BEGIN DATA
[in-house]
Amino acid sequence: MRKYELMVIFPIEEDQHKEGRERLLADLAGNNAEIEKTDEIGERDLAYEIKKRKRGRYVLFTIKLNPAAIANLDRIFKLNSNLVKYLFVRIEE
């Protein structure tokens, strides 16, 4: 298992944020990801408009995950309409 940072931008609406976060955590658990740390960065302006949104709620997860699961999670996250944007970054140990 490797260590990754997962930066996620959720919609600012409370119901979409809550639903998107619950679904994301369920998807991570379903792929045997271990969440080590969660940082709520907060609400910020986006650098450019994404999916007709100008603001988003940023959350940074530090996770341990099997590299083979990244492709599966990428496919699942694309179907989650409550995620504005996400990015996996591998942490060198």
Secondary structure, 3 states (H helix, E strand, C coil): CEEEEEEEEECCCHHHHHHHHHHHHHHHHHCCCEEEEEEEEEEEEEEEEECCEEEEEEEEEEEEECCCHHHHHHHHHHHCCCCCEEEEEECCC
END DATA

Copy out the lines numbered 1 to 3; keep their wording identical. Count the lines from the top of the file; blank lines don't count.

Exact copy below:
[in-house]
Amino acid sequence: MRKYELMVIFPIEEDQHKEGRERLLADLAGNNAEIEKTDEIGERDLAYEIKKRKRGRYVLFTIKLNPAAIANLDRIFKLNSNLVKYLFVRIEE
């Protein structure tokens, strides 16, 4: 298992944020990801408009995950309409 940072931008609406976060955590658990740390960065302006949104709620997860699961999670996250944007970054140990 490797260590990754997962930066996620959720919609600012409370119901979409809550639903998107619950679904994301369920998807991570379903792929045997271990969440080590969660940082709520907060609400910020986006650098450019994404999916007709100008603001988003940023959350940074530090996770341990099997590299083979990244492709599966990428496919699942694309179907989650409550995620504005996400990015996996591998942490060198």